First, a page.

Committed caregiver makes all the difference for woman suffering from AIDS

In rural parts of Africa, it can be a struggle for HIV-positive people to access antiretroviral (ARV) therapy — drugs that extend and improve the quality of life. To those who can get the drugs, however, a possibly even bigger hurdle is to take them on a perfect schedule. If not adhered to correctly, the ARV therapy won't help.

This means counseling and person-to-person support are vital to the success of someone embarking on this kind of treatment.

When FH staff in Northern Kenya found Susanna*, she not only had HIV but also suffered from cryptococcal meningitis and pulmonary tuberculosis (tuberculosis is the number-one killer of AIDS patients).

Susanna was referred to the Tumaini Medical Center, and FH staff began home-based care. After a little while, Susanna was found to have a hard time keeping up with the doses of medicine, so staff members from FH and the Tumaini Medical Center took a more concerted approach that included Susanna's whole family.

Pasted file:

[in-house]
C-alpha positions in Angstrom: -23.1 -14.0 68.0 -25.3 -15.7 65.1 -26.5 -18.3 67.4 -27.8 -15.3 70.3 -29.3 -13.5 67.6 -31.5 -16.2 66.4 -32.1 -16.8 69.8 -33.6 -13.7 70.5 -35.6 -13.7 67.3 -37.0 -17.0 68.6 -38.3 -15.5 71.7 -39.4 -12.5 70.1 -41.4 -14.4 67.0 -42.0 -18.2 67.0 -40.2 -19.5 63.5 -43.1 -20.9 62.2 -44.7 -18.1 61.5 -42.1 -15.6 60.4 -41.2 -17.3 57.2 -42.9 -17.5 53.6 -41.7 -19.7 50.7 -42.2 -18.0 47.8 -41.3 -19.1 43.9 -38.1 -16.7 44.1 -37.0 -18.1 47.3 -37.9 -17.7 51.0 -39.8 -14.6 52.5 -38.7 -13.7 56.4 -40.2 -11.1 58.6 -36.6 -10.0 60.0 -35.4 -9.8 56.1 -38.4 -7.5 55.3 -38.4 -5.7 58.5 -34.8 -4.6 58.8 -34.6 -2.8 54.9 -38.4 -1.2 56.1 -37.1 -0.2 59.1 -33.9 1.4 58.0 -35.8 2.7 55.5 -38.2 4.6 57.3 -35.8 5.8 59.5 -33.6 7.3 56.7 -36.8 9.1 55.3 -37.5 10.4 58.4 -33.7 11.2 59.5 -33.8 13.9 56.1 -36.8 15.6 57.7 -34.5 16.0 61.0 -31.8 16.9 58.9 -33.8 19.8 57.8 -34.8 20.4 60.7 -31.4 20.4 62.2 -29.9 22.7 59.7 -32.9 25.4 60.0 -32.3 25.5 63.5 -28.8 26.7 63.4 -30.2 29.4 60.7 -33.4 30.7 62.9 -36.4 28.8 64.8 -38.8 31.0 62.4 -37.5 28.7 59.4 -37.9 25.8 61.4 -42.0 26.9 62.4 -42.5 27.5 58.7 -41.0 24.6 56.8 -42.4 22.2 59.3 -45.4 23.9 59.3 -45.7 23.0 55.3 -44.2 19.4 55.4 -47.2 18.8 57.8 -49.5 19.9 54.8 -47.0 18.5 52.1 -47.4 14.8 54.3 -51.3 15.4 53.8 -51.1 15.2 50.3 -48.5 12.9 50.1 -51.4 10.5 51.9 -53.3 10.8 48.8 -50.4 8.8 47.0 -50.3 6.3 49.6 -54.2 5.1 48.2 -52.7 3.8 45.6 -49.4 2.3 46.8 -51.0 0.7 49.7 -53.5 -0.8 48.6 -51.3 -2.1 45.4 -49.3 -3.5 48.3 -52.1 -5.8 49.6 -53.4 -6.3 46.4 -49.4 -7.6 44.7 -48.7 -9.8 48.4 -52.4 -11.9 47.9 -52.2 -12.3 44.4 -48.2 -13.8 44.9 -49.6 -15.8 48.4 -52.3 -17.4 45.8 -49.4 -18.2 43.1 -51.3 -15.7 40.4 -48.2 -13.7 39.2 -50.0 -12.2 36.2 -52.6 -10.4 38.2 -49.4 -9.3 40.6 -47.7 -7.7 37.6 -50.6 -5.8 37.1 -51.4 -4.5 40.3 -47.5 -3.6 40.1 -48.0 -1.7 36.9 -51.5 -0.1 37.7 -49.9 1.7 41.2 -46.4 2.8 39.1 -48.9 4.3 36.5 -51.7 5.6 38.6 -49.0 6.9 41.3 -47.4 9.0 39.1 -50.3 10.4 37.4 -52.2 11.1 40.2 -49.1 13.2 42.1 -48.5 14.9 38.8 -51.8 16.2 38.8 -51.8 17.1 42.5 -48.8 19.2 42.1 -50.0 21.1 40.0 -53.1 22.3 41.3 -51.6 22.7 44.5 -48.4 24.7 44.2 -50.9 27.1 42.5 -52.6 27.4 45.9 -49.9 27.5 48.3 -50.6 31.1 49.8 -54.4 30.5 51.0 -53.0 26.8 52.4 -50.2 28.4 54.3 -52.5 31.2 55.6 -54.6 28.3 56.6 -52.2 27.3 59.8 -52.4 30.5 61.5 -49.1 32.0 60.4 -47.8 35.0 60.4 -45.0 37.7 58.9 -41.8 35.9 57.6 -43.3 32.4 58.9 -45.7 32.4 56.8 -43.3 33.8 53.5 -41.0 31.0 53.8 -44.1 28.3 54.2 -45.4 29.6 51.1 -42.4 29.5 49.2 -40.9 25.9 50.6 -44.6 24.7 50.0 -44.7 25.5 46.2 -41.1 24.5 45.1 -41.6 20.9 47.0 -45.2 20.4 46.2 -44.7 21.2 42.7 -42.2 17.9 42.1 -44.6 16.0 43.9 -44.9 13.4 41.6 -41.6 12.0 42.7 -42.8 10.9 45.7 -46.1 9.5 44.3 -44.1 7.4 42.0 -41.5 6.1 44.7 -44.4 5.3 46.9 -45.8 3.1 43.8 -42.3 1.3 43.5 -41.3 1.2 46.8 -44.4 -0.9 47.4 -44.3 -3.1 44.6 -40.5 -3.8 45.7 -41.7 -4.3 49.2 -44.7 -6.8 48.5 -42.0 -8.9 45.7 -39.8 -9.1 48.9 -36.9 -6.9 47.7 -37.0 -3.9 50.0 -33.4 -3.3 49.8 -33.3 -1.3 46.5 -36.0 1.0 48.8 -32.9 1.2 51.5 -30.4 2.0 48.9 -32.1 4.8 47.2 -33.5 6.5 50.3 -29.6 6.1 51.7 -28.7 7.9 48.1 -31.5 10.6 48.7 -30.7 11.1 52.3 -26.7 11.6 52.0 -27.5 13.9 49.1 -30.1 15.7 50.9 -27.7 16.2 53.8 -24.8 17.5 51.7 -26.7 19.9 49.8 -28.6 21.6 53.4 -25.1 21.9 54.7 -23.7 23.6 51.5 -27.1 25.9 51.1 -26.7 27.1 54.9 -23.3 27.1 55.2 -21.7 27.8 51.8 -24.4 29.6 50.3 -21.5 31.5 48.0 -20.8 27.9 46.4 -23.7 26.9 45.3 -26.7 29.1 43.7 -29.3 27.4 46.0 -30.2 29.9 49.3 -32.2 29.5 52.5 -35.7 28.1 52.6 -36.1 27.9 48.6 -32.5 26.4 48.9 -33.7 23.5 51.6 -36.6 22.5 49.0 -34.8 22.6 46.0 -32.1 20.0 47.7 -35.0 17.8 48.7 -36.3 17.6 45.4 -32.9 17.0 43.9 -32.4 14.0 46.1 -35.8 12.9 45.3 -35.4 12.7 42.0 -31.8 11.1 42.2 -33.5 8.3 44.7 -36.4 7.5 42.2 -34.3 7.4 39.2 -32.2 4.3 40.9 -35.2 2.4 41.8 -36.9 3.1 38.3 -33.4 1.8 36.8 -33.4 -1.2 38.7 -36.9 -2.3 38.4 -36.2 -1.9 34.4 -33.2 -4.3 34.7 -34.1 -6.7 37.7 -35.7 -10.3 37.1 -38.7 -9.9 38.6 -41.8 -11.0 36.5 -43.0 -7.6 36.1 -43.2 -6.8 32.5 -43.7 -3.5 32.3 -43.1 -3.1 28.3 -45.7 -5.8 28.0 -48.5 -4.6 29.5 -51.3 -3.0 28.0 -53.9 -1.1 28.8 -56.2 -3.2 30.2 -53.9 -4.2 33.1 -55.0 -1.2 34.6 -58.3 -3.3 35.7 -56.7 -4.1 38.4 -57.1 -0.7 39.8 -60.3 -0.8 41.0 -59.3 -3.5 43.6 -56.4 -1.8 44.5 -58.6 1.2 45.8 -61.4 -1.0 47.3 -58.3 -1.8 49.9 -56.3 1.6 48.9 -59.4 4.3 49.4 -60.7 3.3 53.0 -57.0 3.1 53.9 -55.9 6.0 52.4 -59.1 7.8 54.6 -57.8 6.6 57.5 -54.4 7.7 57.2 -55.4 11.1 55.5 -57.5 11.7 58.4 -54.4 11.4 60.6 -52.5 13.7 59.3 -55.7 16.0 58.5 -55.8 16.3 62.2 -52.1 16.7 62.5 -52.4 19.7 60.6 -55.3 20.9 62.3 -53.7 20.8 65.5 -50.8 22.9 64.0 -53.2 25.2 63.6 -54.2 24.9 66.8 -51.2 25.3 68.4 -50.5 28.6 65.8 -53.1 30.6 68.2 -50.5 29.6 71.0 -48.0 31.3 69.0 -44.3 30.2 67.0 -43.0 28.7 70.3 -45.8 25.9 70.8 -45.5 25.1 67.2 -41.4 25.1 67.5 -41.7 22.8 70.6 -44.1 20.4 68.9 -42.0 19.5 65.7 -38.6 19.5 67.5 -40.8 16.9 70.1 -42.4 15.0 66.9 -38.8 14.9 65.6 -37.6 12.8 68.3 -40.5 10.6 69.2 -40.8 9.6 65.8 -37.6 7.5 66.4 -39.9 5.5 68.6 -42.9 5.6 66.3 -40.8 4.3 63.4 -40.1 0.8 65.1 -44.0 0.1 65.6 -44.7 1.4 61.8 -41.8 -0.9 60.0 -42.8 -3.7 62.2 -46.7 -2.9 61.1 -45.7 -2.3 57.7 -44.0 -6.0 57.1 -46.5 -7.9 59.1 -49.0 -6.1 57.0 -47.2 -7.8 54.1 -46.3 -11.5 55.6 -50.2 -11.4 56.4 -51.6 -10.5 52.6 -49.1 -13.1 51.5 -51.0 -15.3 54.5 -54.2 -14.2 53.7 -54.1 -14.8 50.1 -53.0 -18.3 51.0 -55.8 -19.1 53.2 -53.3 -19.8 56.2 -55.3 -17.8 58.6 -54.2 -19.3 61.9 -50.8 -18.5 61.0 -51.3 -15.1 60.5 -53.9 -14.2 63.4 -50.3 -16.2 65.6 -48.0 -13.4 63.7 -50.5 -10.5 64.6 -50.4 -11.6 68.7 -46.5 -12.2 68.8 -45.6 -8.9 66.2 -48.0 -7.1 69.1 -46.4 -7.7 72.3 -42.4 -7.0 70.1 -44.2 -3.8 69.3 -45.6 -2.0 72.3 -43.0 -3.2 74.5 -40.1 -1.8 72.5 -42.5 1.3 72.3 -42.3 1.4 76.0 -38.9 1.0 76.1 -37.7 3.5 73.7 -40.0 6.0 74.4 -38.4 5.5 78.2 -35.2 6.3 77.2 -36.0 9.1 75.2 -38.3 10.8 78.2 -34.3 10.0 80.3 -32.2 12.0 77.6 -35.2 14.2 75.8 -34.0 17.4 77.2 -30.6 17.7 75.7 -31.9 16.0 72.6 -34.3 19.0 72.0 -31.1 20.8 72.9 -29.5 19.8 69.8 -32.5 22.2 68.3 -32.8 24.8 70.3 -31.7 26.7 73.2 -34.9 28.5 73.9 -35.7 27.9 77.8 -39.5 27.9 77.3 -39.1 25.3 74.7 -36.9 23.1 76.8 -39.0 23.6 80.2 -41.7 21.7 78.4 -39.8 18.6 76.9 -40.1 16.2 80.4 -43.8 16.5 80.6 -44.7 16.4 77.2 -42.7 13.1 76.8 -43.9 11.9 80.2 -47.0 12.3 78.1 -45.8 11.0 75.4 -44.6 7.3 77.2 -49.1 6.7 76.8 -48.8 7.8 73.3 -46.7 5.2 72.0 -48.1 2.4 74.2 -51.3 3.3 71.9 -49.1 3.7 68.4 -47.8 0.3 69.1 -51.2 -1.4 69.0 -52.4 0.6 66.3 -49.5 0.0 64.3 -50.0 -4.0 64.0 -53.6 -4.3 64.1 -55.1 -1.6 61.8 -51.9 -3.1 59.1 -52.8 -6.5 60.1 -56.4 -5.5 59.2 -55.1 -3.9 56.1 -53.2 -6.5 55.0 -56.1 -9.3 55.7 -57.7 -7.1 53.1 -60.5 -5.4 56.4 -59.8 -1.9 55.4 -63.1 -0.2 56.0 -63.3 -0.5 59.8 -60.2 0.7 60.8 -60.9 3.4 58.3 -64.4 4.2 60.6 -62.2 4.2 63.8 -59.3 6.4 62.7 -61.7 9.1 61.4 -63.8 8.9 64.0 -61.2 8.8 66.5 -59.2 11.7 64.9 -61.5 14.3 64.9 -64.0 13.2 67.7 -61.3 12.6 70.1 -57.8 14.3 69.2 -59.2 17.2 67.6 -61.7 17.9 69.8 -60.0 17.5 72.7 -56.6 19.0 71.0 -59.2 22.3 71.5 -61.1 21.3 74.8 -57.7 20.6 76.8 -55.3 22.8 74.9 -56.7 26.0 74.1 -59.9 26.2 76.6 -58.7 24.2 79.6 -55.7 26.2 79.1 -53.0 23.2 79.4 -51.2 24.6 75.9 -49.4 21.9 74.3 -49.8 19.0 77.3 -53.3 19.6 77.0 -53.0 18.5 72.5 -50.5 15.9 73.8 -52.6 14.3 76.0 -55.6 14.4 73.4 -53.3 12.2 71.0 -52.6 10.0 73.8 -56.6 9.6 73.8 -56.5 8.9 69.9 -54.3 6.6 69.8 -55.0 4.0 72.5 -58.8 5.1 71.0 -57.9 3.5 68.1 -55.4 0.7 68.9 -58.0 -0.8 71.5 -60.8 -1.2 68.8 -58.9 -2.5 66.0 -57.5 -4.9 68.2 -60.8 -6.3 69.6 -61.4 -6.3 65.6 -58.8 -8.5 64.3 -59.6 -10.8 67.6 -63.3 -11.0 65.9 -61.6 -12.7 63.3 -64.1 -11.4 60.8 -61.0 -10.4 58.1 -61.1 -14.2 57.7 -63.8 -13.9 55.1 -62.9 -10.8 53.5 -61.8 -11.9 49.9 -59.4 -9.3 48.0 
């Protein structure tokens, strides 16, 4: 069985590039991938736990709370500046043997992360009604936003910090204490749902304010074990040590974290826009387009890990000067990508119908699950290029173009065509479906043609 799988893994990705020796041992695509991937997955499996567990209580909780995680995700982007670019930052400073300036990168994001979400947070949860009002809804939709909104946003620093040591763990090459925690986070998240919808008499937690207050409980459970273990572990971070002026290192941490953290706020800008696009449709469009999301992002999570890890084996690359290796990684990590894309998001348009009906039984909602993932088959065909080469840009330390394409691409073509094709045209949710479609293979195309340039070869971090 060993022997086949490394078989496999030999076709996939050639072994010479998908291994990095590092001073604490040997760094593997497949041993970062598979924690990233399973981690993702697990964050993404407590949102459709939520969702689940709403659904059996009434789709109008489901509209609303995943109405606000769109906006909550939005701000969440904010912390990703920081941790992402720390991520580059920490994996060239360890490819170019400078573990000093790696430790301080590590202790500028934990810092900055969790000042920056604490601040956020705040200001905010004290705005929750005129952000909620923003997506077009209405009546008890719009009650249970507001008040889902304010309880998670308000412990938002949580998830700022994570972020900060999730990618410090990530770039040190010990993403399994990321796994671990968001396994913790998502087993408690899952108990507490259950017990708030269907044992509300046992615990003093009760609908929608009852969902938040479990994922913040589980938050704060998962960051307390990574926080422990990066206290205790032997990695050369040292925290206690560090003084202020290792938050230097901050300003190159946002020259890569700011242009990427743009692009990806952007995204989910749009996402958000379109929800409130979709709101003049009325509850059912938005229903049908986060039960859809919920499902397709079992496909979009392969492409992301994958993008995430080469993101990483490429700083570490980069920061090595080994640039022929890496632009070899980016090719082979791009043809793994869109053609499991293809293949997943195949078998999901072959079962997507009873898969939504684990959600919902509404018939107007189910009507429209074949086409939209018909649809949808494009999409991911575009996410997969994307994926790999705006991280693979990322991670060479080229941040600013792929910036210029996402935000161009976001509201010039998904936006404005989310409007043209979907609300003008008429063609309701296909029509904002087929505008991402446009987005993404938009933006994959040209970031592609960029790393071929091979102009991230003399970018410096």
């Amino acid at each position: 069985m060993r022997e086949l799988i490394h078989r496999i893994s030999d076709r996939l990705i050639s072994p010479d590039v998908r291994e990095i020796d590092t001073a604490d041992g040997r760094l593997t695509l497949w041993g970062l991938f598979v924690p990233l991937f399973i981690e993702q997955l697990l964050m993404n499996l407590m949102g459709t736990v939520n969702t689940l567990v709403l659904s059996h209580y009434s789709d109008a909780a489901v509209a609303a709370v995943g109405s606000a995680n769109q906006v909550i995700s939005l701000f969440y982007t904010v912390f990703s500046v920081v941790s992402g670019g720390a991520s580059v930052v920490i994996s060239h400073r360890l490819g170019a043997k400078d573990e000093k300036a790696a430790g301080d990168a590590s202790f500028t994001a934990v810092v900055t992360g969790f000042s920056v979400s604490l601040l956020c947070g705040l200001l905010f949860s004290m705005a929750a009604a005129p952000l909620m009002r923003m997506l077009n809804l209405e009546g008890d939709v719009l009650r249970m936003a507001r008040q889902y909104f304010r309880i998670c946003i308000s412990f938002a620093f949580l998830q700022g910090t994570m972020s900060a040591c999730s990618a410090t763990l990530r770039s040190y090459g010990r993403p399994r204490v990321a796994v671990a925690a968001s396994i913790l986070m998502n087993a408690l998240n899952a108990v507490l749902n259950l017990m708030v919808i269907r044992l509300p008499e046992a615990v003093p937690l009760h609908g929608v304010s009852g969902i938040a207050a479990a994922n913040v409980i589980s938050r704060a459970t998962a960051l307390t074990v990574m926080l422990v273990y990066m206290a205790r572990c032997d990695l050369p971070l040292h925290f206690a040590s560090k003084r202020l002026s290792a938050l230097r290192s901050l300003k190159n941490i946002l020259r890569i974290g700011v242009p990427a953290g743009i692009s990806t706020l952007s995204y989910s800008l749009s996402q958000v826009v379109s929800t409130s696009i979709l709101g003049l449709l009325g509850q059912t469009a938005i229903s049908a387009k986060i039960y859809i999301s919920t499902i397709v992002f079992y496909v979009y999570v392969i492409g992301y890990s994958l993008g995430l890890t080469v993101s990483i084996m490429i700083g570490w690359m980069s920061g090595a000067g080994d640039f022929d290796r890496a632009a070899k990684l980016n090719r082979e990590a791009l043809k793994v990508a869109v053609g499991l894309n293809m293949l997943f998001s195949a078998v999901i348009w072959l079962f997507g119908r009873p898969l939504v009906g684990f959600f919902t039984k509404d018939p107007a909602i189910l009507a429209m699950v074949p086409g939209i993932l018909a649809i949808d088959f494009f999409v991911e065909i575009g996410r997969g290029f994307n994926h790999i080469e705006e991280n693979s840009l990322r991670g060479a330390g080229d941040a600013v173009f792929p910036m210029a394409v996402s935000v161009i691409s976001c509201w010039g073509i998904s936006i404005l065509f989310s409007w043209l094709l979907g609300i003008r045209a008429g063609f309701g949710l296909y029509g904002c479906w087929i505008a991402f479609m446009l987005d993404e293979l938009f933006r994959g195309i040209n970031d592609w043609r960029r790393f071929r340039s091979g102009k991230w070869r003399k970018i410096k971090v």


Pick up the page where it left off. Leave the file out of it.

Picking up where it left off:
Every day for a month, a social worker visited Susanna's home to make sure she took her medicine. Explaining the science behind HIV, how ARVs work, possible side-effects of ARVs and the importance of attending follow-up medical appointments, the goal was to have Susanna adopt a lifelong commitment to ARV therapy. 

At the same time, Susanna's whole family was equipped to care for her better. Everyone was shown how to boost Susanna's immunity through different types of foods. They learned to assemble a care kit including soap, Vaseline, powder, and old, clean clothes for gauze.

Susanna learned how to treat pressure areas like her glottal muscles, ankles, elbows and shoulder blades. All family members adopted better practices in cleanliness and hygiene.

After this intensive care, Susanna could walk comfortably with minimal support — something she couldn't do before. She started gently exercising at home and got used to the regular doses of medication.

“All her families now can afford a smile,” say FH staff in Kenya, “since they no longer worry about her death after she completely made commitment to use of antiretroviral drug.”

*This name has been changed in the interest of privacy.


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